Roderick Chisholm


Roderick Chisholm

Roderick M. Chisholm (born Seekonk, Massachusetts in 1916; died Providence, Rhode Island in 1999) was an American philosopher known for his work on epistemology, metaphysics, free will, and the philosophy of perception. He received his Ph.D. at Harvard University under Clarence Irving Lewis and Donald C. Williams, and taught at Brown University.

Chisholm's first major work was "Perceiving" (1957). His epistemological views were summed up in a popular text, "Theory of Knowledge", which appeared in three very different editions (1966, 1977, and 1989). His masterwork was "Person and Object", its title deliberately contrasting with W. V. O. Quine's "Word and Object". Chisholm was a metaphysical Platonist in the tradition of Bertrand Russell and a rationalist in the tradition of Russell, G. E. Moore, and Franz Brentano; he objected to Quine's anti-realism, behaviorism, and relativism. He defended the possibility of empirical knowledge by appeal to "a priori" epistemic principles whose consequences include that it is more reasonable to trust your senses and memory in most situations than to doubt them. His theory of knowledge was also famously "foundationalist" in character: all justified beliefs are either "directly evident" or supported by chains of justified beliefs that ultimately lead to beliefs that are directly evident. He also defended a controversial theory of volition called "agent causation" much like that of Thomas Reid. He argued that free will is incompatible with determinism, and believed that we do act freely; this combination of views is known as libertarianism. He developed a highly original theory of first person thought according to which the things we believe are properties, and believing them is a matter of self-attributing them. (A similar view was developed independently by David Kellogg Lewis, and enjoys considerable popularity, although it is now known mainly through Lewis's work.) Chisholm was also famous for defending the possibility of robust self-knowledge (against the skeptical arguments of David Hume), and an objective ethics of requirements similar to that of W. D. Ross. Chisholm's other books include "The Problem of the Criterion", "Perceiving", "The First Person" and "A Realist Theory of the Categories", though his numerous journal articles are probably better known than any of these.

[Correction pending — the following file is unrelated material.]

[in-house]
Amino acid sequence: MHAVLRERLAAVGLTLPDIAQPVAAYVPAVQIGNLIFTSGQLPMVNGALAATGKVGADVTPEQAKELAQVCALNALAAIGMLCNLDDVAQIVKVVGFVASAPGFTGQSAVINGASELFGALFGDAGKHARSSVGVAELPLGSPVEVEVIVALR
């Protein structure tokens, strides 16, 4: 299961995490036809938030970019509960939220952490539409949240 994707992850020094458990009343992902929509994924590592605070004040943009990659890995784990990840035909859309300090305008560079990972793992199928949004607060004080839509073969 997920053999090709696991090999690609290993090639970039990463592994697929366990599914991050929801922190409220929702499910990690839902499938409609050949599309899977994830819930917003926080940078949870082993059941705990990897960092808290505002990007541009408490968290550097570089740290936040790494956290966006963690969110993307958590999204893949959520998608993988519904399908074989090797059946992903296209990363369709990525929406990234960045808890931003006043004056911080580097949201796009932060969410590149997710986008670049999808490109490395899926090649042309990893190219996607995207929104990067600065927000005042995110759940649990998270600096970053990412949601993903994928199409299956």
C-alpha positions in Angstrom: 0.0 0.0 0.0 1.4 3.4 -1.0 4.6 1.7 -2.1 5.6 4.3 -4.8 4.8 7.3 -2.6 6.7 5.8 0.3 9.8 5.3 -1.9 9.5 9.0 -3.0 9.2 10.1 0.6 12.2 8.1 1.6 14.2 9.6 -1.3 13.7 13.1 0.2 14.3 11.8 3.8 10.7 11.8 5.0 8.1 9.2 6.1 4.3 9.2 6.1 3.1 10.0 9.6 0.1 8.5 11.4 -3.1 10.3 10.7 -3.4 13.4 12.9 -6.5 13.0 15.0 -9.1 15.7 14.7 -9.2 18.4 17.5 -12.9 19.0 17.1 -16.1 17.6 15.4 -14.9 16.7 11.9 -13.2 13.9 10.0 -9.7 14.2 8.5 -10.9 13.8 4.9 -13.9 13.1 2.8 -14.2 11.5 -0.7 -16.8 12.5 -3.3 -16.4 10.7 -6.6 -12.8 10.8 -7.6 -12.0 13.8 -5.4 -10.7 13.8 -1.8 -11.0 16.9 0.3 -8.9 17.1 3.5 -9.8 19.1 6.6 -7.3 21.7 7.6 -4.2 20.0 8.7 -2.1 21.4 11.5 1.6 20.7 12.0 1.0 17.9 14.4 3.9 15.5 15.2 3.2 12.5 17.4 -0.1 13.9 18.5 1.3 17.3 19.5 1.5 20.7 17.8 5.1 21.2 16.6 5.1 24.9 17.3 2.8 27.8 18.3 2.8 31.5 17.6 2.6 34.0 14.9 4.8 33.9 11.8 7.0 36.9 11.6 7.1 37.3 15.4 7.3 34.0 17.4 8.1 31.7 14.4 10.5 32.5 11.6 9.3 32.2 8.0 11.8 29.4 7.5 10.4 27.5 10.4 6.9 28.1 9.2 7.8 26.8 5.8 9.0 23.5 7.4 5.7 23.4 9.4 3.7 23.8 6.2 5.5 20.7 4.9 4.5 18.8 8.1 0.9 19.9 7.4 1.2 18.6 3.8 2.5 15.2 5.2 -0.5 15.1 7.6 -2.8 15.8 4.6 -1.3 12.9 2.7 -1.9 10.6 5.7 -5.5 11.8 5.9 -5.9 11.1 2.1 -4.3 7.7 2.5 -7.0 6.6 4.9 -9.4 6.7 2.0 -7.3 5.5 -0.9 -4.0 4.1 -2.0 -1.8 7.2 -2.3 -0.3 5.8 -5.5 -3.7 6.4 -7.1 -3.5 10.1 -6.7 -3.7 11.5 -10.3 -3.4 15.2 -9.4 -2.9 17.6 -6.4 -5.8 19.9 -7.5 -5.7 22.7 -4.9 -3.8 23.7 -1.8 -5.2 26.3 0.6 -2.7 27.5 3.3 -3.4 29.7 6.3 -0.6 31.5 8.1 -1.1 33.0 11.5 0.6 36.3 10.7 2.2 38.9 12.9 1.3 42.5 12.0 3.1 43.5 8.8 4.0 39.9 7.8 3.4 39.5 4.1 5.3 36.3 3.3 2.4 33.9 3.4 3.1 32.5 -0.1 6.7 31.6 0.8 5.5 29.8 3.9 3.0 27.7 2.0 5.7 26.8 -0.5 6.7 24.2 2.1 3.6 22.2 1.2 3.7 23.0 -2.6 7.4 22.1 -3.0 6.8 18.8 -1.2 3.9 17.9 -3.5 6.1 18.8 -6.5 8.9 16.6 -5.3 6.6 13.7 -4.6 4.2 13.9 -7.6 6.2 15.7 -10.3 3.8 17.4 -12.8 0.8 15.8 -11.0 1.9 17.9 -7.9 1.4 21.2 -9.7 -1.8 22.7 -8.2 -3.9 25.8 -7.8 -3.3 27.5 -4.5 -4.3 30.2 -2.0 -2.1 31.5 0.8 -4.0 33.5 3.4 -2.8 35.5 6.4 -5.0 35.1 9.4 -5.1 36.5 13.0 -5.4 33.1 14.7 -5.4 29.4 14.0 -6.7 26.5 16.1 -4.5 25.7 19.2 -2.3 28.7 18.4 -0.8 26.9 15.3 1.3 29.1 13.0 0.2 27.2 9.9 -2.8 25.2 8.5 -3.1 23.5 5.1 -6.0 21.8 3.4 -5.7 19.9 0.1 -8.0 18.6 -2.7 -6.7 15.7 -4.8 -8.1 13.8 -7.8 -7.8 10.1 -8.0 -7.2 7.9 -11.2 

Chisholm read widely in the history of philosophy, and frequently referred to the work of Ancient, Medieval, Modern, and even Continental philosophers (although the use he made of this material has sometimes been challenged). Nonetheless, he greatly respected the history of philosophy, in the face of a prevailing indifference among analytic philosophers. Chisholm translated some work by Brentano and by Husserl, and contributed to the post-1970 renaissance of mereology.

Chisholm greatly influenced a number of his graduate students and colleagues, including Richard Taylor, Jaegwon Kim, Keith Lehrer, R. C. Sleigh, Ernest Sosa, Fred Feldman, Terence Penelhum, Selmer Bringsjord, Dean Zimmerman and Bernard K. Symonds.